Senior citizens pounce on government’s ‘silver bond’ offering

Banks have declared the investment product for people over 65 years old a success after subscriptions reach HK$9 billion before closing Wednesday

PUBLISHED : Wednesday, 03 August, 2016, 9:12pm
UPDATED : Wednesday, 03 August, 2016, 10:54pm

Hong Kong’s first batch of government bonds targeted at the elderly have proven to be a success, with the total value of subscriptions exceeding three times the issue amount.

Around 75,000 senior citizens aged 65 or above subscribed to the “silver bonds” – investment products with a return rate double that of an iBond, an existing inflation-linked retail bond open to all ages.

The total value of subscriptions reached HK$9 billion, three times the maximum issue size of the bond of HK$3 billion, according to preliminary figures from a government spokesman.

At least three different designated banks said each subscriber applied for an average of 10 to 12 lots of the bond, or up to HK$120,000.

Announced in the 2016-17 Budget and launched just last month, applications for the bond, which will be issued from August 12 with a three-year tenor, closed on Wednesday.

Hong Kong senior citizens targeted with new ‘Silver Bonds’ offering returns double those of iBonds

According to the allocation mechanism, the government will satisfy investors who applied for a smaller number of lots, and then distribute the remaining bonds by ballot.

On average, each investor can be allocated four lots, or HK$40,000 each, and they would be guaranteed at least HK$800 in interest a year.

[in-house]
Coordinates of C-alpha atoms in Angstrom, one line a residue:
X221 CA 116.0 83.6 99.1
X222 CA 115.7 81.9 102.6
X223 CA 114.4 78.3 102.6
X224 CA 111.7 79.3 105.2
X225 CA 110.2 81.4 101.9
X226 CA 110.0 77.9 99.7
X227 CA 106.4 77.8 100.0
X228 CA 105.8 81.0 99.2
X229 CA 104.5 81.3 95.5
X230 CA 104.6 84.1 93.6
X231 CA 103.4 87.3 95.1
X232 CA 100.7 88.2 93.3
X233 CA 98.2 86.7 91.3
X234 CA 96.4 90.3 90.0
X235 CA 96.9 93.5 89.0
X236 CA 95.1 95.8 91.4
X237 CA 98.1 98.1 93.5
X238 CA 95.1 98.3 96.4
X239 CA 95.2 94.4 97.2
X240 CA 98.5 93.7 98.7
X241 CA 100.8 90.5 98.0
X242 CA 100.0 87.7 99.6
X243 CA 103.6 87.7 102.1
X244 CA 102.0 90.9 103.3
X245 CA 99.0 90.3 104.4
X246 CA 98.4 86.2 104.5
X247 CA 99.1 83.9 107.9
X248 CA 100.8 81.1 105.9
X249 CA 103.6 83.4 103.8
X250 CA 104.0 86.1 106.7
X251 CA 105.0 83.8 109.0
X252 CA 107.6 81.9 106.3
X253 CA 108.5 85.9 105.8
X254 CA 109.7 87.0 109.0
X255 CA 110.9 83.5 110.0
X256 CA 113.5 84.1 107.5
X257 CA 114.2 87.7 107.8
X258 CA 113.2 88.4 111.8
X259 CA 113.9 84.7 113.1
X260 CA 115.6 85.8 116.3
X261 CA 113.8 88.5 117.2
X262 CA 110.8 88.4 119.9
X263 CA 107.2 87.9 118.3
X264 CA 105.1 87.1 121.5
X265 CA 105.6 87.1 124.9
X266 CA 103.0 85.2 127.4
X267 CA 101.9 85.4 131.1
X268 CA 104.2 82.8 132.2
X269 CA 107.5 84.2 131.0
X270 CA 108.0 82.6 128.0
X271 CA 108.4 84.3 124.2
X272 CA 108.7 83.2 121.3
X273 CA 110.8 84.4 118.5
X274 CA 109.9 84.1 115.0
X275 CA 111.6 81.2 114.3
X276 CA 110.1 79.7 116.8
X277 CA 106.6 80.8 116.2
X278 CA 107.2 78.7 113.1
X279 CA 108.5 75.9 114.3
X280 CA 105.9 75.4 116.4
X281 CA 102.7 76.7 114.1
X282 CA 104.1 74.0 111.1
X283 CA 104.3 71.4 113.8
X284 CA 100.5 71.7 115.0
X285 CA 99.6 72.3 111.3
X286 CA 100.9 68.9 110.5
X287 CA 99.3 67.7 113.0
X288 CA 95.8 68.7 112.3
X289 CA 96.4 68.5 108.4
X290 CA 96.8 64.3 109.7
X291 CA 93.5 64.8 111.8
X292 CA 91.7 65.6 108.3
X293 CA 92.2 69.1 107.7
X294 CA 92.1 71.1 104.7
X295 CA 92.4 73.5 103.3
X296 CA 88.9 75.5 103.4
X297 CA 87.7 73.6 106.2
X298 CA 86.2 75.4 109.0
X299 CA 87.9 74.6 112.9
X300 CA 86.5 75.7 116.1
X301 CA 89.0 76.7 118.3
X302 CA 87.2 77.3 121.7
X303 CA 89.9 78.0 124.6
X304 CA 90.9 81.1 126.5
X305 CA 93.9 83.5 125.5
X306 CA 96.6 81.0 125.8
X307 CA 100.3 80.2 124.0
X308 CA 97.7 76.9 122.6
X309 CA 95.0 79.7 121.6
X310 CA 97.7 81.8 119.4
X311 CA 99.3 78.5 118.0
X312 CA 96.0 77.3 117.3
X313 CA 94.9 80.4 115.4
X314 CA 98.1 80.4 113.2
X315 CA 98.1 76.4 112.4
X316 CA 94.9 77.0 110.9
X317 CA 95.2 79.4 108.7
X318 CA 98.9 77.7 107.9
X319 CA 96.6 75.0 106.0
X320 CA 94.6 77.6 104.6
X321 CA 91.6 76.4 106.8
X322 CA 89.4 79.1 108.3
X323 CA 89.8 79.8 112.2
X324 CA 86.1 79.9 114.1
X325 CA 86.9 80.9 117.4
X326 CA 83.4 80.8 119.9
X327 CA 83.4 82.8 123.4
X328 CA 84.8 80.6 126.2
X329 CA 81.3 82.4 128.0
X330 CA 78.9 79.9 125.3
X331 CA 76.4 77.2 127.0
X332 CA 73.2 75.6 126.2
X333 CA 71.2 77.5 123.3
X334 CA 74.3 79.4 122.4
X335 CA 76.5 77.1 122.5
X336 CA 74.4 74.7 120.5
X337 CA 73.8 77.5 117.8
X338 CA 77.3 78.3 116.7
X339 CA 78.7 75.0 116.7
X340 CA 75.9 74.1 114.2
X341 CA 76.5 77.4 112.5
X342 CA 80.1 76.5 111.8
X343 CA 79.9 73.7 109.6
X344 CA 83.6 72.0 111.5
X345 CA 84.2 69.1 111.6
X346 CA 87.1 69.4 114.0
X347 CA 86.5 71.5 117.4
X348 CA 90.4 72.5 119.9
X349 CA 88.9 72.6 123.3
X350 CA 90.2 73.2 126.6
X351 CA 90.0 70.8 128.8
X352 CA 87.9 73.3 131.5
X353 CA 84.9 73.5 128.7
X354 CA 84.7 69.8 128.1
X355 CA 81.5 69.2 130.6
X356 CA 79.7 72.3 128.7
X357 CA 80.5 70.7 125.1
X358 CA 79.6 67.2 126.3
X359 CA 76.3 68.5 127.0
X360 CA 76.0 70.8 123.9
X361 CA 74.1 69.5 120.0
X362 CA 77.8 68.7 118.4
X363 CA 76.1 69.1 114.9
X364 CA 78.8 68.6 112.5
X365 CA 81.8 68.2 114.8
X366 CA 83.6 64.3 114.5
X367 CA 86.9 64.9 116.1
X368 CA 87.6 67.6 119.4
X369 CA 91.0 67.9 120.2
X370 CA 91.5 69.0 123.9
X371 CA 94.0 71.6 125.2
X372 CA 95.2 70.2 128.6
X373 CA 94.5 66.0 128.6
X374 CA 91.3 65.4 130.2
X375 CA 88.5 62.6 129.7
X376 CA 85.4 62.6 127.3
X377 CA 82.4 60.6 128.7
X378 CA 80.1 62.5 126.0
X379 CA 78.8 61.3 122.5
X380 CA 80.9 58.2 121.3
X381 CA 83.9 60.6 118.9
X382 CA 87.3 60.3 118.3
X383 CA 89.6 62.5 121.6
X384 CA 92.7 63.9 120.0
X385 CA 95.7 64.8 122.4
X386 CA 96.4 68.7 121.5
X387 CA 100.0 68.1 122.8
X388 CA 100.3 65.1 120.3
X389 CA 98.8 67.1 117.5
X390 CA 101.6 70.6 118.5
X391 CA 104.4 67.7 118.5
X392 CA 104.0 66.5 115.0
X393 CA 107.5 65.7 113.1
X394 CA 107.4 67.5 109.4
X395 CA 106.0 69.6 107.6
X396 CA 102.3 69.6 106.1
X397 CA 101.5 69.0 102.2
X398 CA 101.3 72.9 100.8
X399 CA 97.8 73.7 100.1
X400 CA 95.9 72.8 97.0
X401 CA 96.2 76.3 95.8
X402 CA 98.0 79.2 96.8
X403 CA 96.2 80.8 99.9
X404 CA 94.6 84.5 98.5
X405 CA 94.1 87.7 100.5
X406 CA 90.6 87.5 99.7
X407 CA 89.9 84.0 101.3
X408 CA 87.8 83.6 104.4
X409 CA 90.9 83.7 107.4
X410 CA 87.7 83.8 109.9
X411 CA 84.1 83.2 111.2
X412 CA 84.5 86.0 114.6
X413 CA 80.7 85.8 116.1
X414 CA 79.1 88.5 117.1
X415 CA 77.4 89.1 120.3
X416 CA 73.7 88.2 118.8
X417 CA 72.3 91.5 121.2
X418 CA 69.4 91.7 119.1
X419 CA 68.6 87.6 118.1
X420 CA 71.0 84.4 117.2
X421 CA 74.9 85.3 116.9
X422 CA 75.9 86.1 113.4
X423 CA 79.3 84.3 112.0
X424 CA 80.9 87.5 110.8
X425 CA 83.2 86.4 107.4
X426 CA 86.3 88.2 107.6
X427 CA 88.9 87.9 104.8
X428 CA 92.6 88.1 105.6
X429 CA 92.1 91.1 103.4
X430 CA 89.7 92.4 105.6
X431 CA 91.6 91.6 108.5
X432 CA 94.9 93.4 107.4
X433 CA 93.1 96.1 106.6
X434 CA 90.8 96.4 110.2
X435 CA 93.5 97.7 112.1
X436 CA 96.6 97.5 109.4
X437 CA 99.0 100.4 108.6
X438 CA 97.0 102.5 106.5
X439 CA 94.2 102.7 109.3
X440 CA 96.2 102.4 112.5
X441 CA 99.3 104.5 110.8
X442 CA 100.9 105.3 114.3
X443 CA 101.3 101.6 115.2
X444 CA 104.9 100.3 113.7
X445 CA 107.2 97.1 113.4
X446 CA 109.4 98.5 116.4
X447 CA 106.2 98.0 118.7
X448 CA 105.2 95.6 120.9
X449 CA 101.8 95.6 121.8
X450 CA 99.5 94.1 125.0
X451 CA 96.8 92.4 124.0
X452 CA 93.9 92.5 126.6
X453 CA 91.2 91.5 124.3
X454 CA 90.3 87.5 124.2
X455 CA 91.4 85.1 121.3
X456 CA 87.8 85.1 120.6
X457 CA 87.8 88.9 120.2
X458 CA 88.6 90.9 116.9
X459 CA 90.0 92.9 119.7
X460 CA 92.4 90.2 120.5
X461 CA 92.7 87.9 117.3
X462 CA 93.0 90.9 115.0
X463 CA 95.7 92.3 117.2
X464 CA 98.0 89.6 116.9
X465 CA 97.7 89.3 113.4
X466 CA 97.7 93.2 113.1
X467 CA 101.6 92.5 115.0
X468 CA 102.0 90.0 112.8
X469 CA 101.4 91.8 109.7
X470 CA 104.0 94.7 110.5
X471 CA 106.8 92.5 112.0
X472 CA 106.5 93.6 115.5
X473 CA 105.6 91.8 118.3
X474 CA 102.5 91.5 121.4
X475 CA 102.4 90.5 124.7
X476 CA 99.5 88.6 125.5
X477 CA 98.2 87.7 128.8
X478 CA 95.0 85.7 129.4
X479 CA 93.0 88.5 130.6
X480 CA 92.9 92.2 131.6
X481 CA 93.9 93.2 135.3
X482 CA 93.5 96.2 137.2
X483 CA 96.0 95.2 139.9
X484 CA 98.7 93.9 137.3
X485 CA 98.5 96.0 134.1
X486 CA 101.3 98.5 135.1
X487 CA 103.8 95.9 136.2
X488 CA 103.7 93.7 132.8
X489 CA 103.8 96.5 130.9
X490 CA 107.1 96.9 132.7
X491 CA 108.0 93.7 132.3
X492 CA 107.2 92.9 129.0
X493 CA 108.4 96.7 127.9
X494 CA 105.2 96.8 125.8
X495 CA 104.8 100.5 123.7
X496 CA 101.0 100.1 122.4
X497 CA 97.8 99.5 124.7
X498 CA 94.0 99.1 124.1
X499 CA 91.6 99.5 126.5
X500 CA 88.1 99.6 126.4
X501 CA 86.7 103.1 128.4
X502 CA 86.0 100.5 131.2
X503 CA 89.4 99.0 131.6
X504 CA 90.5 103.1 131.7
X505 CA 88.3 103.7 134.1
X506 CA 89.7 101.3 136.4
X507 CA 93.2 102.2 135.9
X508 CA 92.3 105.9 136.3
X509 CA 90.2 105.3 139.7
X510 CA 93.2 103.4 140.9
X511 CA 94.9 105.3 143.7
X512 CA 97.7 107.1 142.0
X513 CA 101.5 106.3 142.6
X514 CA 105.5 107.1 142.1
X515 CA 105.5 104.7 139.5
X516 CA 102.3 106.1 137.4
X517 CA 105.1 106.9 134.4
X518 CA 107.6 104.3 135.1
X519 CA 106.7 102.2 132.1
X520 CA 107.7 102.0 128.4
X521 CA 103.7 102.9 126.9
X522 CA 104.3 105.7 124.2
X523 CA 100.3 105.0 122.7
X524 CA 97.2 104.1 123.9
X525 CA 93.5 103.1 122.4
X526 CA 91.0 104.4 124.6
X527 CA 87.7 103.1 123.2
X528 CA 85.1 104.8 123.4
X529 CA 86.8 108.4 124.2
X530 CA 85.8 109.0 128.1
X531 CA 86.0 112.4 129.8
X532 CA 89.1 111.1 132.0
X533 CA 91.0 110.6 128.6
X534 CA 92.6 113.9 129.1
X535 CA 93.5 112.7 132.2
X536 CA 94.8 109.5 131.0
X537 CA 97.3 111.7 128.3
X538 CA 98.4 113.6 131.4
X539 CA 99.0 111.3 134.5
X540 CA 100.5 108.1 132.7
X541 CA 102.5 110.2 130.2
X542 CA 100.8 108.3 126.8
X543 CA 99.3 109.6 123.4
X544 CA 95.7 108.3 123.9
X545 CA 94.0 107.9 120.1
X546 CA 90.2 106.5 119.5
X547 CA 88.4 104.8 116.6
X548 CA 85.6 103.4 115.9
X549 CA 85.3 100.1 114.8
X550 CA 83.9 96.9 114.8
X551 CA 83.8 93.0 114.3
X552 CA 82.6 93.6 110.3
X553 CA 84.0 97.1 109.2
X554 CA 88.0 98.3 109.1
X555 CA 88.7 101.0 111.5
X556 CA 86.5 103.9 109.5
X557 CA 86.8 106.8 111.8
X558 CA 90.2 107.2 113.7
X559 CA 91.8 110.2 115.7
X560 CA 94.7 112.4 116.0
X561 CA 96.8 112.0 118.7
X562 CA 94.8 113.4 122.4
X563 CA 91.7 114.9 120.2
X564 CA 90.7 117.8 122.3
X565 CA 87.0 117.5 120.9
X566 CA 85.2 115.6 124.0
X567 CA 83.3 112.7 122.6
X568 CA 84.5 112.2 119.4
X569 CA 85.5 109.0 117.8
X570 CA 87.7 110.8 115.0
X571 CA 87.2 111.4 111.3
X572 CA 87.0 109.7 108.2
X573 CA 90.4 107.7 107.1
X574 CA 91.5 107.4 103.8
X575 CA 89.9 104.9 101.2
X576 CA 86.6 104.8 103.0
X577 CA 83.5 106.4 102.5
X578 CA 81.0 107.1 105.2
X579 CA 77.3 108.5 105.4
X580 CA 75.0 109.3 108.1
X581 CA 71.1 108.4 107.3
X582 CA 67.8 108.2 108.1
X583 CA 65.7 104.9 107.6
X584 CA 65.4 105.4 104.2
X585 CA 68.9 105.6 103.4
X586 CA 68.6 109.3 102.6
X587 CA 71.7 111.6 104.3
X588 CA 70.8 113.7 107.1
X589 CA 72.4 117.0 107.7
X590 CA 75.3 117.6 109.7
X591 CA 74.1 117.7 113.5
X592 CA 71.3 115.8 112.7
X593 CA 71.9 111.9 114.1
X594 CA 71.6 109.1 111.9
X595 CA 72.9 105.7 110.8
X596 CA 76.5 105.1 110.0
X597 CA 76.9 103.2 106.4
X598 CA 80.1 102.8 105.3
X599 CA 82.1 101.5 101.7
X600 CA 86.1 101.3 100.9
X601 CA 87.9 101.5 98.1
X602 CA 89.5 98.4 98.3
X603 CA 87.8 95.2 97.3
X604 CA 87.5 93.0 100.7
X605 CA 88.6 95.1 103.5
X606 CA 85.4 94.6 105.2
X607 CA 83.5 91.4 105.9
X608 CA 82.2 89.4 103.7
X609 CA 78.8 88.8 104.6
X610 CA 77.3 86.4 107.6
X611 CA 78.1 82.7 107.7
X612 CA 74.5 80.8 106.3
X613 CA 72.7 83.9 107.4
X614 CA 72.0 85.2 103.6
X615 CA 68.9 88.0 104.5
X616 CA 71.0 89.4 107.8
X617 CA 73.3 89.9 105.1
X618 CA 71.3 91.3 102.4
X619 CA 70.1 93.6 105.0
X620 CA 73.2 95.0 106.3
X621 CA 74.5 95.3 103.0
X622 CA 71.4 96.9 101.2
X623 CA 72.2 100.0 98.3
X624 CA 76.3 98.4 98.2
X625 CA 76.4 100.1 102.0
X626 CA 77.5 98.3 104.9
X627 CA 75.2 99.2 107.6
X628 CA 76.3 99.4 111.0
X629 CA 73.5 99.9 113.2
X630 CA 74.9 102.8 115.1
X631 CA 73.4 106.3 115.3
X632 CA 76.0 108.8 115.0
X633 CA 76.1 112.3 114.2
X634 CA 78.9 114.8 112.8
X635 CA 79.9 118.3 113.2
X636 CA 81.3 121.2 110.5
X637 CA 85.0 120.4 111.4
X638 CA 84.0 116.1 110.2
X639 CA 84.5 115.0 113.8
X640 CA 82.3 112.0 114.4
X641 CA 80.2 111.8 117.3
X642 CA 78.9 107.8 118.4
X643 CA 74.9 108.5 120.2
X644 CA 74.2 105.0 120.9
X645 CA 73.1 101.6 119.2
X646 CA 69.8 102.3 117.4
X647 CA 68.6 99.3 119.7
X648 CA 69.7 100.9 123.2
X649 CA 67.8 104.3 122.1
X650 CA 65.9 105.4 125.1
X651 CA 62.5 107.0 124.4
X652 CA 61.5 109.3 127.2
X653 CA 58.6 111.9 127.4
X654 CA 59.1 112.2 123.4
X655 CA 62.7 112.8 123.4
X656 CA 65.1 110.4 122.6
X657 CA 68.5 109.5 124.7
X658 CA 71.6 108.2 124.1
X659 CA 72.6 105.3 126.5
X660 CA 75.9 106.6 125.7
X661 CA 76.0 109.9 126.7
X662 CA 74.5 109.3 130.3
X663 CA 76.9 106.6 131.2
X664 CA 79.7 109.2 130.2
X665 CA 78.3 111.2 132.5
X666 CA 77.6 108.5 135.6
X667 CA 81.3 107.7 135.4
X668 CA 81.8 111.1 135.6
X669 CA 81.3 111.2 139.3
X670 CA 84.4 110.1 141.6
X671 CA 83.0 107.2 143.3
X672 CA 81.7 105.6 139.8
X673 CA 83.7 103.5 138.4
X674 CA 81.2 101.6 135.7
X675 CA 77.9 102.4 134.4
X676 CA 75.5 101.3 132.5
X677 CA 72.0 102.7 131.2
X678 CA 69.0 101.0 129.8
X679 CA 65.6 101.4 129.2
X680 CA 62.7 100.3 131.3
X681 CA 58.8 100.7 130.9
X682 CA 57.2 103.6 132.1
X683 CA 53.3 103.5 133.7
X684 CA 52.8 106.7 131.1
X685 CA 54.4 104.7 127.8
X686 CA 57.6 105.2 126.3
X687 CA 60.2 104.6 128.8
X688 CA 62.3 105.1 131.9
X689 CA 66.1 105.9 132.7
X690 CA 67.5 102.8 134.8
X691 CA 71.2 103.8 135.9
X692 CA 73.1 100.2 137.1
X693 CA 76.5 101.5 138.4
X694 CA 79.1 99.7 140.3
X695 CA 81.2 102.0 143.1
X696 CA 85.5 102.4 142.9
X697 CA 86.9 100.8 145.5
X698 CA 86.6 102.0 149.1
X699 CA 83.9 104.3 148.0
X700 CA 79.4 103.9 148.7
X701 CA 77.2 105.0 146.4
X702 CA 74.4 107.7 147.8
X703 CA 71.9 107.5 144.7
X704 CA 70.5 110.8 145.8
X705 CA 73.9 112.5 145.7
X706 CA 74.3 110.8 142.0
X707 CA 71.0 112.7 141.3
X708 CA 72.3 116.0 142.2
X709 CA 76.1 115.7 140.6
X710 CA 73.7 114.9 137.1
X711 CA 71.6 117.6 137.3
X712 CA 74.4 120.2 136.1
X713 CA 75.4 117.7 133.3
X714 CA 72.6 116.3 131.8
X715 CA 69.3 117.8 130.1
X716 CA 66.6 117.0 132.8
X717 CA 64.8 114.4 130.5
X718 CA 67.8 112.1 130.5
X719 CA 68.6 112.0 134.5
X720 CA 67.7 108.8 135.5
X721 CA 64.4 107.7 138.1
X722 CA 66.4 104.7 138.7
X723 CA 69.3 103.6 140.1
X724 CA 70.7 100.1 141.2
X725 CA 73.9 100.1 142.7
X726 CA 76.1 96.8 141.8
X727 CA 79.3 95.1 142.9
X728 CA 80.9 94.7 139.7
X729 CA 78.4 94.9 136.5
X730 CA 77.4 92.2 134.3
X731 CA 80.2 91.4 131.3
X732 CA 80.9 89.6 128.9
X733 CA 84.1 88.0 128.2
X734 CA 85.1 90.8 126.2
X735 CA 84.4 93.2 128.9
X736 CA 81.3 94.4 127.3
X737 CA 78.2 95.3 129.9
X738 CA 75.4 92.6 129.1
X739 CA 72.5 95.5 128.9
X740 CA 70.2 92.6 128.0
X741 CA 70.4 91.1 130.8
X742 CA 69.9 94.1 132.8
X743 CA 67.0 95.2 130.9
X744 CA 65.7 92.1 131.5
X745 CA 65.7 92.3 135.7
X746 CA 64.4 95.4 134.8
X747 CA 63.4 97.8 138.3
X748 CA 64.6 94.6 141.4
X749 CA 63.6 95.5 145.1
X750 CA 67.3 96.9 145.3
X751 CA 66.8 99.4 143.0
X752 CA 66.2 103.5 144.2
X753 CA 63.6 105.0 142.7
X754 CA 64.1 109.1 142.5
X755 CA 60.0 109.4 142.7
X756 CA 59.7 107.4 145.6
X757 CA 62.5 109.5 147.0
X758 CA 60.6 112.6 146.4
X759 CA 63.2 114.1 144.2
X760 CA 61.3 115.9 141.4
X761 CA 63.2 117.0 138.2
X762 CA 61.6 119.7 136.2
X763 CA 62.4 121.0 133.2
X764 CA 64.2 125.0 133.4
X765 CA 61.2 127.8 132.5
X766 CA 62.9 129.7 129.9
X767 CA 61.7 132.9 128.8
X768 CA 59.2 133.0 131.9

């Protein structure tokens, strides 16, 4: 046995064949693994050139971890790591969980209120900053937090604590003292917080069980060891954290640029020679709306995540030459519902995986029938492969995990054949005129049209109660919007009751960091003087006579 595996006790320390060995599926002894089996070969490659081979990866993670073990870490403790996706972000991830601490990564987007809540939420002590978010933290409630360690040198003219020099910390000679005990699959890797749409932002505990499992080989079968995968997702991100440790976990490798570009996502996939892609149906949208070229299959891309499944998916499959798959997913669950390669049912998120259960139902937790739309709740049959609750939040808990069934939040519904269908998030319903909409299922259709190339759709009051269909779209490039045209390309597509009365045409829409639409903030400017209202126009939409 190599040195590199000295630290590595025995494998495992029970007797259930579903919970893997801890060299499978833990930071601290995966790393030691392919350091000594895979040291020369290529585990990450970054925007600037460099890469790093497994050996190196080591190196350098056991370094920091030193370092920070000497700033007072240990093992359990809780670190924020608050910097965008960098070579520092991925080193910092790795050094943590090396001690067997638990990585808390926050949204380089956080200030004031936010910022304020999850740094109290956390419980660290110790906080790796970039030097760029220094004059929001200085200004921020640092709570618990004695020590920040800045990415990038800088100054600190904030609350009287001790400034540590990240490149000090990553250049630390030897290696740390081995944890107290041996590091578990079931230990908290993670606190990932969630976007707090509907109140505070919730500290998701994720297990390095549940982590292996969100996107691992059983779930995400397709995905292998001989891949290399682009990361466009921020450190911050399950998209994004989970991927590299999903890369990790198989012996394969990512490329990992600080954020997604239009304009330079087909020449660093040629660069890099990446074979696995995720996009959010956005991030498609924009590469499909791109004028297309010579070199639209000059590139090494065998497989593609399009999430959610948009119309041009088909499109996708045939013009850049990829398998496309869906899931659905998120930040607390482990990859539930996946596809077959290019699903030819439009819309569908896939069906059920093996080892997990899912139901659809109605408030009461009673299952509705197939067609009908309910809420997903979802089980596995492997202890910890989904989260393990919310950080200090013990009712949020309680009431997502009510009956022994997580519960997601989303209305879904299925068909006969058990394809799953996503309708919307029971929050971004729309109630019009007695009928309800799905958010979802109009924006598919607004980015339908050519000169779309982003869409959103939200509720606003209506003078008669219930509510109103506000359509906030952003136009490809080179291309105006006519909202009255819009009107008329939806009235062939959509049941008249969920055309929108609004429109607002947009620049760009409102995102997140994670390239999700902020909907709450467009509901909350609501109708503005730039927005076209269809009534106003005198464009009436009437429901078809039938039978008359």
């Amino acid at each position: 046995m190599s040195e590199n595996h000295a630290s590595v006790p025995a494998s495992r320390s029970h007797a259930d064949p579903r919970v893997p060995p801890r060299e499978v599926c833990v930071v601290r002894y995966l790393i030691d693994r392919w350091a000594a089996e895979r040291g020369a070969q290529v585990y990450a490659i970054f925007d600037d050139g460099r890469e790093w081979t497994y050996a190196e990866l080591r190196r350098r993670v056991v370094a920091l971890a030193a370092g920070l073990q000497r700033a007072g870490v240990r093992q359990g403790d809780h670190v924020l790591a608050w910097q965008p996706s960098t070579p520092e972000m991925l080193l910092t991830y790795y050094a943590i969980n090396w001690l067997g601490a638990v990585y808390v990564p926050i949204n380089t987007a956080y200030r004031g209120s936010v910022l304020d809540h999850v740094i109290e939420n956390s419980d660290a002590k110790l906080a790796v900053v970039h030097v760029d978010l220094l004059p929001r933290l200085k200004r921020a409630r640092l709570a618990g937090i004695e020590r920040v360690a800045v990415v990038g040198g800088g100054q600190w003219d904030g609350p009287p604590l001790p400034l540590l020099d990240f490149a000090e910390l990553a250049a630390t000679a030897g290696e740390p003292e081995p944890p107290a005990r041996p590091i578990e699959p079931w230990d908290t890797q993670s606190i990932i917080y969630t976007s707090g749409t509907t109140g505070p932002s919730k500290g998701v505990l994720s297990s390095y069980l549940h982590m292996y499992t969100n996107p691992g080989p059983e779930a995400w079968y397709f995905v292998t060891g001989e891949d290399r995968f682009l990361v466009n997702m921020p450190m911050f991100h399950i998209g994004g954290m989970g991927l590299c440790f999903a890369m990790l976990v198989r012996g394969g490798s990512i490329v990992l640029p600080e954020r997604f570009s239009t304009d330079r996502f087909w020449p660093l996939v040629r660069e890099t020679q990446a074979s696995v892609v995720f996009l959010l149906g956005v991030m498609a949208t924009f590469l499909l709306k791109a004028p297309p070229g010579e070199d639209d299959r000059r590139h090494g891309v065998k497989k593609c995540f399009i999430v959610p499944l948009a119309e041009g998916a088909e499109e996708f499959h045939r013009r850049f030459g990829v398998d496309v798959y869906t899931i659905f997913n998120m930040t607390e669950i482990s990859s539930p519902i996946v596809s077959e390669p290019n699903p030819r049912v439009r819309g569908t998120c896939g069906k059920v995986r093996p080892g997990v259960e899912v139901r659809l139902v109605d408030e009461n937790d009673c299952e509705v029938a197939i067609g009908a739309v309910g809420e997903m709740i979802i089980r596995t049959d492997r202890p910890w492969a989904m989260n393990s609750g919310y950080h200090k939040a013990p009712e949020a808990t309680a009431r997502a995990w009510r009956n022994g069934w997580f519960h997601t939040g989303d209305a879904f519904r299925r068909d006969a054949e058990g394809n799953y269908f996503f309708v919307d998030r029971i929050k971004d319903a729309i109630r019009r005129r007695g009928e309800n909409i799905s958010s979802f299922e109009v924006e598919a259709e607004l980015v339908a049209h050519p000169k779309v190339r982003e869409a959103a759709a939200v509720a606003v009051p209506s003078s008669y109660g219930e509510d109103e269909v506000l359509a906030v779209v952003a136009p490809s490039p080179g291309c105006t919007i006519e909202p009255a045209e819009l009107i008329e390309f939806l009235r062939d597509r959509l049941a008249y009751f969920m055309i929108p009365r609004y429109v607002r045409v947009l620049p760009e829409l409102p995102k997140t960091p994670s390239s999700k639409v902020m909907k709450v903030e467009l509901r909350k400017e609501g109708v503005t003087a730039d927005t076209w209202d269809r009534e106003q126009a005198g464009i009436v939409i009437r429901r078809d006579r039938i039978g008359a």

The bond holders are to be paid interest once every six months at a rate linked to inflation in Hong Kong, subject to a minimum rate of 2 per cent.

This means that, even if inflation was lower than 2 per cent, every subscriber would still get a 2 per cent return.

Winnie Cheung Wing-sze, head of treasury product management at the Bank of China, said the response exceeded her expectations.

“Both the number of people that applied and the amount they invested were better than what we expected,” Cheung said.

Cheung said that the number of elderly who applied for the silver bonds was up 27 per cent compared to the number of applicants over 65 years old who subscribed to the latest batch of iBonds.

The value of the total subscription was nearly double that of those who subscribed to iBonds, Cheung added.

Louis Tse Ming-kwong, director of VC Brokerage, said that the government should consider increasing the size of the bond when it issues the second batch next year.

“The [silver bonds] is quite a safe haven for investors. If there is a demand there, why not?” Tse said.